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What is the difference between high altitude natural gas burner and conventional low altitude gas burner and why high altitude natural gas burner are needed?

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The basic chemistry of efficient natural gas burning is about a 10:1 air to fuel ratio. The air at high altitudes has less oxygen per volume (the air is less dense)

There are a number of ways to compensate.

  • Derate the burner by decreasing the fuel orifice size. This returns the burner to the correct air-fuel ratio, but produces less heat. This method is going out of favor in higher efficiency appliances.
  • Add air to the natural gas. You are in effect derating the gas content to get the proper air-fuel ratio. This is done at the utility, your appliance vendor will know what percentage is added (if any) in your area.
  • The assumed need for a high altitude burner or orifice is based on the fallacy that while air gets thinner at high elevation, gas does not. Go back to the gas laws and use absolute pressure not gauge pressure to see how natural gas or propane gets thinner at very close to the same rate as air. – B. Kaneer Jan 24 '16 at 14:21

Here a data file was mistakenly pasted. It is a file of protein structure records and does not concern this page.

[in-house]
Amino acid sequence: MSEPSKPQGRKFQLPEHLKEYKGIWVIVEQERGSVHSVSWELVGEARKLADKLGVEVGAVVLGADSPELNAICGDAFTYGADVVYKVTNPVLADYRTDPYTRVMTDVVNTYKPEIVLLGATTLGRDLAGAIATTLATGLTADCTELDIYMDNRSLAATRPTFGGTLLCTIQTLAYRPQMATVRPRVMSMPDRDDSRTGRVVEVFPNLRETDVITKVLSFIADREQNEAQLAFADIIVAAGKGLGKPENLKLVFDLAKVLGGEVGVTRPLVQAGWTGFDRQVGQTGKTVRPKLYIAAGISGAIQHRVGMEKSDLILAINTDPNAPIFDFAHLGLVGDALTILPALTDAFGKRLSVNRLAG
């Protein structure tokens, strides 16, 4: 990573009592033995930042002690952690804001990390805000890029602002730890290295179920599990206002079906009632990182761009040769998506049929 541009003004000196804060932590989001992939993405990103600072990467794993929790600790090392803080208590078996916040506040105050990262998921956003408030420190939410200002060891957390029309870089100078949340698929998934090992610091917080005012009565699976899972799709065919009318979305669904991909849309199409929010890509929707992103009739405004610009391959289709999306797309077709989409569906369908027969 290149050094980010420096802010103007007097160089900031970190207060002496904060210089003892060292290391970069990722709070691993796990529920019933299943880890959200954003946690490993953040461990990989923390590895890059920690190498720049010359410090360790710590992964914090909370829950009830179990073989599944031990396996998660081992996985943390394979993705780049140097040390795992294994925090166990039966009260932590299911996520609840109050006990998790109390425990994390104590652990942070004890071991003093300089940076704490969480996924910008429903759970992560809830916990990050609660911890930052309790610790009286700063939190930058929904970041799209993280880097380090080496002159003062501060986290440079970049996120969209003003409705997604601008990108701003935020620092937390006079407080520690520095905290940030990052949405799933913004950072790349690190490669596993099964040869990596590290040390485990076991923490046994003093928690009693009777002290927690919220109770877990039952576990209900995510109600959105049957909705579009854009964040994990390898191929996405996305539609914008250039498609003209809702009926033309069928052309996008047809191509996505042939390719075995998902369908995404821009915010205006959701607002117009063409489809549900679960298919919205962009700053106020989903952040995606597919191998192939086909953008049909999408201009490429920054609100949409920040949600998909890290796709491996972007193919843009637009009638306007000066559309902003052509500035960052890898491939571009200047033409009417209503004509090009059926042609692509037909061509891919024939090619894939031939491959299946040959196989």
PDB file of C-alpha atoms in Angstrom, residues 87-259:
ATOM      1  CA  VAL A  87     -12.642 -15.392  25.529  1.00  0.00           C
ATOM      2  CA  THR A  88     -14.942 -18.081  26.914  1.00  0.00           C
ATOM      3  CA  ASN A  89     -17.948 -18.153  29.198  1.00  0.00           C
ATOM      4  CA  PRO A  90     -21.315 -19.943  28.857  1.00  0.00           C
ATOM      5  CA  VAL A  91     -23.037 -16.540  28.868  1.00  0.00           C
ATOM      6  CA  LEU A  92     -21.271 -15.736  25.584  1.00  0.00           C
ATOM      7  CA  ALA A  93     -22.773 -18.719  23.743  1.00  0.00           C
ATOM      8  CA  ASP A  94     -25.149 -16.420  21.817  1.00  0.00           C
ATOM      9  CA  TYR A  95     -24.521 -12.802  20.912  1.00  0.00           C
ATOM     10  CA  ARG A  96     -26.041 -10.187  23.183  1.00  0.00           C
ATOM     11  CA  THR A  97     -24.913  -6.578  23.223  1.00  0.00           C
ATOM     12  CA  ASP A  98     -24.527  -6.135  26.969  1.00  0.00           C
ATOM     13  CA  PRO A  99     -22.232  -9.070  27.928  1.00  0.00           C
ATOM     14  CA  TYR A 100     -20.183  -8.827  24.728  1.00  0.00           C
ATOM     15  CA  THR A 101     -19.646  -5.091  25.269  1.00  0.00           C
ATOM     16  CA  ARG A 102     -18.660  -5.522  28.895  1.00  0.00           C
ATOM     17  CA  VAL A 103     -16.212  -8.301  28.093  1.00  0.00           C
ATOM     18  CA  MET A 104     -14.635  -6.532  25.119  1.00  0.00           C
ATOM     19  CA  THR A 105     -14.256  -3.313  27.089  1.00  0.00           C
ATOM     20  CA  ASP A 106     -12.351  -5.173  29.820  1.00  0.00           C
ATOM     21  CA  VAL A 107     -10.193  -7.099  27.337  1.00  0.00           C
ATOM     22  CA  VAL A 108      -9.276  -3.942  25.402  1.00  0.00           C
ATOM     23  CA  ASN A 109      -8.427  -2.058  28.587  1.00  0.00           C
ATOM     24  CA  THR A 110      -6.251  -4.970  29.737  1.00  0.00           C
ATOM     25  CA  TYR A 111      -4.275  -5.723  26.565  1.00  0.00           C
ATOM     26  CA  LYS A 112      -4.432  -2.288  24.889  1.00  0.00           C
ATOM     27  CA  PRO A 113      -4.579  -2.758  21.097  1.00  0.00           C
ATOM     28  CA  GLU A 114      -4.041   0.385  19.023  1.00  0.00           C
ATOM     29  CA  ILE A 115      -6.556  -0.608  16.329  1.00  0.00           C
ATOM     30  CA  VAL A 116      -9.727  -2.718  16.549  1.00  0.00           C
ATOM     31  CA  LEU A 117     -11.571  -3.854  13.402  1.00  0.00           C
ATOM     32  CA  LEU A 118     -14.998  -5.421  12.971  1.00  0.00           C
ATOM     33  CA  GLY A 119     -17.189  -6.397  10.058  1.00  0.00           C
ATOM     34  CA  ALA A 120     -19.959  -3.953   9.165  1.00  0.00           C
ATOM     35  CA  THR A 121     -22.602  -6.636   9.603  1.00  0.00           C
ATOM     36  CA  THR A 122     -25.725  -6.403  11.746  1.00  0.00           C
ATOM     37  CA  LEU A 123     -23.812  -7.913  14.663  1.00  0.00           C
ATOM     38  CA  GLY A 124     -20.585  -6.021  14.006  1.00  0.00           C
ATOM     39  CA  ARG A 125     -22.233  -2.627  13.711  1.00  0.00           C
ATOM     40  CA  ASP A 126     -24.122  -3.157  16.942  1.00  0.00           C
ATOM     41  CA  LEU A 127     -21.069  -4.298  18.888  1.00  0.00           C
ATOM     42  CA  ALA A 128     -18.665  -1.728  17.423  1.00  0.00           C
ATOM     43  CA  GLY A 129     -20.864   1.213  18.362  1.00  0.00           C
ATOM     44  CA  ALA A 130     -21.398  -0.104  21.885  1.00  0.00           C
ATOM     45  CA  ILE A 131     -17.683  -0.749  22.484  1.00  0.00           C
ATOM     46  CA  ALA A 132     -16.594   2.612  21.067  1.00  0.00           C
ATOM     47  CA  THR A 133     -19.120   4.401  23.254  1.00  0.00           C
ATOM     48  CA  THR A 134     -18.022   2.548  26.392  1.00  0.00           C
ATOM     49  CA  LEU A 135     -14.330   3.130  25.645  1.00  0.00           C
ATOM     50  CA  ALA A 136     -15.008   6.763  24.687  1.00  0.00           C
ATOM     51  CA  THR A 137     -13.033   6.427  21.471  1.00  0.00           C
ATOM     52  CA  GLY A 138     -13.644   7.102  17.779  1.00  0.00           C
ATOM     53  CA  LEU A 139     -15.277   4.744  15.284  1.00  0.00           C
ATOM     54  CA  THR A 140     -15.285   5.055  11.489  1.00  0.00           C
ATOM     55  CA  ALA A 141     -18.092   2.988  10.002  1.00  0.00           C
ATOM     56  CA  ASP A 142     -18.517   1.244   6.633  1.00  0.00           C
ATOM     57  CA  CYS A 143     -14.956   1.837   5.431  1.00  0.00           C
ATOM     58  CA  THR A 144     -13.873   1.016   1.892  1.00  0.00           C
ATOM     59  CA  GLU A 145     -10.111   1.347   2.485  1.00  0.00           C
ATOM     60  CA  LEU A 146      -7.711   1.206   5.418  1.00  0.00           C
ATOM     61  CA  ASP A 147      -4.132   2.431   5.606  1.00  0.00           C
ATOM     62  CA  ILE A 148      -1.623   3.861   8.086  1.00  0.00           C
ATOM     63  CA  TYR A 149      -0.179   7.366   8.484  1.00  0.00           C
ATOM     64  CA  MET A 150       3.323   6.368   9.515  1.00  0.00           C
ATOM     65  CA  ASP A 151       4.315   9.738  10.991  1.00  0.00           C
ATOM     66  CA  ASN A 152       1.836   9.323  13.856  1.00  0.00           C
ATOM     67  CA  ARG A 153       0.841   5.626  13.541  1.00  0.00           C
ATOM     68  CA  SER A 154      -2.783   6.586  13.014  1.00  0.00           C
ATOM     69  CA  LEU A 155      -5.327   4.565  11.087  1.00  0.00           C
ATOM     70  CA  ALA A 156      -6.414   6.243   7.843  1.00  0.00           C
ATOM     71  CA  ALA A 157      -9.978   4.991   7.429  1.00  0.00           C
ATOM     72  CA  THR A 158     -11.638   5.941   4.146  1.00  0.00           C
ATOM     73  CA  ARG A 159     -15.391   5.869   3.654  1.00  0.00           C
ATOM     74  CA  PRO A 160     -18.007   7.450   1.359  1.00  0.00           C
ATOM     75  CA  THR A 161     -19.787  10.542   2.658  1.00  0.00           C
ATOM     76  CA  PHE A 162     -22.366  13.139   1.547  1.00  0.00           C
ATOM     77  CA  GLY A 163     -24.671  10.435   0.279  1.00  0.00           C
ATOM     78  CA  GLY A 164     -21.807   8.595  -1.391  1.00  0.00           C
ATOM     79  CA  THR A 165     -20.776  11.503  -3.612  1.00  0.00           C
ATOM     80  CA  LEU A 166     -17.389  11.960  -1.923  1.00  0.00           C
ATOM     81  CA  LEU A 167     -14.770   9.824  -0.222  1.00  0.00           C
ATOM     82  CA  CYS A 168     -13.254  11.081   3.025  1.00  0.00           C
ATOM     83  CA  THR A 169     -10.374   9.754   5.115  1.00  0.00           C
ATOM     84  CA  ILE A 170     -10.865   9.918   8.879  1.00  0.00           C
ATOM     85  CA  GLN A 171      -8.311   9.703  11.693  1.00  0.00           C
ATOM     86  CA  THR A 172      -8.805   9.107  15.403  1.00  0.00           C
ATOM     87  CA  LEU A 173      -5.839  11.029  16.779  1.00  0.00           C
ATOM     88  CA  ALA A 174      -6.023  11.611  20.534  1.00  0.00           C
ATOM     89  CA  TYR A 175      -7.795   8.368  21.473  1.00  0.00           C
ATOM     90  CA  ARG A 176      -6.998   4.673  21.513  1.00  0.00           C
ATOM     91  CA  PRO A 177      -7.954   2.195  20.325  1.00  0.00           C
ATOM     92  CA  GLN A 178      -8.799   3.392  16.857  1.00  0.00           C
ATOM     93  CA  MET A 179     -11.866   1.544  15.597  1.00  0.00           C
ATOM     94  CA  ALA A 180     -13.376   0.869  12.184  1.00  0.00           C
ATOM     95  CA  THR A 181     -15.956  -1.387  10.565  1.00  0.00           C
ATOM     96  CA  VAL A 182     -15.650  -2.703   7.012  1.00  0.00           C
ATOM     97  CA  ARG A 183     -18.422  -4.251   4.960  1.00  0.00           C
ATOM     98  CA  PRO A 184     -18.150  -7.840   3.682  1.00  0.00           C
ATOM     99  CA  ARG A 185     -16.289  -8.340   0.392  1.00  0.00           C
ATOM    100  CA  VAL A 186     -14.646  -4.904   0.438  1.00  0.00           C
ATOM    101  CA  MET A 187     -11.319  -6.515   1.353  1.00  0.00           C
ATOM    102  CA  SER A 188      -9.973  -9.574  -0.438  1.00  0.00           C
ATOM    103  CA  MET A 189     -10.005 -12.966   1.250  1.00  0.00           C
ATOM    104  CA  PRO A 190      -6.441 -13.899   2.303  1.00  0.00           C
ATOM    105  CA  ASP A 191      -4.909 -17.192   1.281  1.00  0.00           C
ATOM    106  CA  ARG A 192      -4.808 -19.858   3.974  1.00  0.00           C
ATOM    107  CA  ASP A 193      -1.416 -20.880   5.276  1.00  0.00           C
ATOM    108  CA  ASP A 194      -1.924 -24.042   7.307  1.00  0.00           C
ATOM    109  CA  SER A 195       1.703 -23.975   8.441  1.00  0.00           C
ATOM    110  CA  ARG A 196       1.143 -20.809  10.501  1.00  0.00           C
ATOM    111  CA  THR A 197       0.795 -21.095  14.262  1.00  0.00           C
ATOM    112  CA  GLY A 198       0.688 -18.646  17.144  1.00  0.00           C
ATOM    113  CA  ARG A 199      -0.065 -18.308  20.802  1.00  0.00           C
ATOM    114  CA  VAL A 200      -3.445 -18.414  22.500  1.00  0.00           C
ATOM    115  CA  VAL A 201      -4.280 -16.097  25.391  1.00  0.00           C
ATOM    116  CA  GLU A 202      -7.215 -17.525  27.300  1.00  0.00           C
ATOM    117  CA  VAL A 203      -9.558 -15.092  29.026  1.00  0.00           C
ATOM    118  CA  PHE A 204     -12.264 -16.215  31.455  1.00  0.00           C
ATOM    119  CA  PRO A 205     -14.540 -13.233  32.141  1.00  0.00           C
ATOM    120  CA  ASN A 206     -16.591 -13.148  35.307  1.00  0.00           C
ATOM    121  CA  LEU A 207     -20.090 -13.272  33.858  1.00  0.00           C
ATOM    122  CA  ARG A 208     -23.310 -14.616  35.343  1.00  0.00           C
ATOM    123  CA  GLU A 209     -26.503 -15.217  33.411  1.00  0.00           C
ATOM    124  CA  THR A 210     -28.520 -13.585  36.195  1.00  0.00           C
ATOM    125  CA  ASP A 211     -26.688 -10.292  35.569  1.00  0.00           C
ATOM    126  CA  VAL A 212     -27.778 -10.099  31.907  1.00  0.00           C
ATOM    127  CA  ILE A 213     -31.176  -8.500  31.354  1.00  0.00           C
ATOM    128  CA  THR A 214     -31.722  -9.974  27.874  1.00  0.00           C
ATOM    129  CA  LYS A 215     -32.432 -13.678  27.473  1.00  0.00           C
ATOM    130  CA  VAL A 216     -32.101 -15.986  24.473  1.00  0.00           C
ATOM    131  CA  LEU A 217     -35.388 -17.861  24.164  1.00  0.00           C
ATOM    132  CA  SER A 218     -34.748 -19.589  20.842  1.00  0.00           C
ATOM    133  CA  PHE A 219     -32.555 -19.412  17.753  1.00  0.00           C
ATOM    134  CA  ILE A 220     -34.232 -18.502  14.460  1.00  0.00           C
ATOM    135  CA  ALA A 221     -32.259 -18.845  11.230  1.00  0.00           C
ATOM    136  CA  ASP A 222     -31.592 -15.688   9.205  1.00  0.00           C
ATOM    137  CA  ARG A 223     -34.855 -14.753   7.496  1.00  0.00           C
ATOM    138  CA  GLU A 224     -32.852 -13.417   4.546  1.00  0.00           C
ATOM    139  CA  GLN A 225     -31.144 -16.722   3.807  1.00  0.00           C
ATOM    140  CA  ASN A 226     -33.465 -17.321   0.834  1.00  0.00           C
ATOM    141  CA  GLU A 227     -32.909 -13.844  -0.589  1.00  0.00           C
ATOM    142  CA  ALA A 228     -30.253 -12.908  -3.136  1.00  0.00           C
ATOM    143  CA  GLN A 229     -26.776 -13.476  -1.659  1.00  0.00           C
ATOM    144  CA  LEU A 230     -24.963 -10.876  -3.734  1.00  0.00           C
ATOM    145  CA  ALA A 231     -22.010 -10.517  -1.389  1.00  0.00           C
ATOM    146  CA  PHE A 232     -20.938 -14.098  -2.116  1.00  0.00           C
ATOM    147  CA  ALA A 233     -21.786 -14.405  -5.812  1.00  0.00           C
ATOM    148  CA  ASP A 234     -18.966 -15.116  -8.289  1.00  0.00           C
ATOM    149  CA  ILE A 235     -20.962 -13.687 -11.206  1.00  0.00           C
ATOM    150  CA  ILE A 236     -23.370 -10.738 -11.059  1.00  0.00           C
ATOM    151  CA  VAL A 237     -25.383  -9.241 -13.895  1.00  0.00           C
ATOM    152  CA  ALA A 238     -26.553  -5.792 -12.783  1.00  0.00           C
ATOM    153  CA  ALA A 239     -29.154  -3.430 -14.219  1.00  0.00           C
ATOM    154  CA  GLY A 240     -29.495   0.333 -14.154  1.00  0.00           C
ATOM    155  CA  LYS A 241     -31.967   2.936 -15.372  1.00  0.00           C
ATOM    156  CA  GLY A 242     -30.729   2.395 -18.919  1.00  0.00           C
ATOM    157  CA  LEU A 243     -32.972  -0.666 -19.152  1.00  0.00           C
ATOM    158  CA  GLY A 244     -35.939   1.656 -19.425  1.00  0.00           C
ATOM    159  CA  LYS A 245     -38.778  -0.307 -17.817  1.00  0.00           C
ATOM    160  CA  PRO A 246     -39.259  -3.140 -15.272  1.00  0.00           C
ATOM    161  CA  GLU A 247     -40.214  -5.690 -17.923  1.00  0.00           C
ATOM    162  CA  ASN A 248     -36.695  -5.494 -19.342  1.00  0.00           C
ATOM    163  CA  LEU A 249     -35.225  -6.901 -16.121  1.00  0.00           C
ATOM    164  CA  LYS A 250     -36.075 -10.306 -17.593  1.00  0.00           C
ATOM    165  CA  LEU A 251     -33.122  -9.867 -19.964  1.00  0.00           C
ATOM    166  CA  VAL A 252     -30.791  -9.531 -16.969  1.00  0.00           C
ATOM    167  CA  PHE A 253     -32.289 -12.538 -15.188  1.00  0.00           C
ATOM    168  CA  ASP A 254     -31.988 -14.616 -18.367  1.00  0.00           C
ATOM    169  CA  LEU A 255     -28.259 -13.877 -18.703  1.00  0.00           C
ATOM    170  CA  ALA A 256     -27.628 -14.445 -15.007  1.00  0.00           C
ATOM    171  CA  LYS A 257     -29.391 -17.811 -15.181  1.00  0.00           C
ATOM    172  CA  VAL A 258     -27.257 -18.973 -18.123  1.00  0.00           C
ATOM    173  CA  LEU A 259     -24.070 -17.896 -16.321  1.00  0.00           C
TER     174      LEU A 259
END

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In order to produce the maximum amout of heat the natural gas and air are mixed at precise ratios. Because the amount of oxygen in a given volume of air varies with altitude, air at high altitiude doesn't contain enough oxygen for an efficient mixture. .High altitude burners allow more air to mix with the gas to maintain optimal fuel/air ratios.

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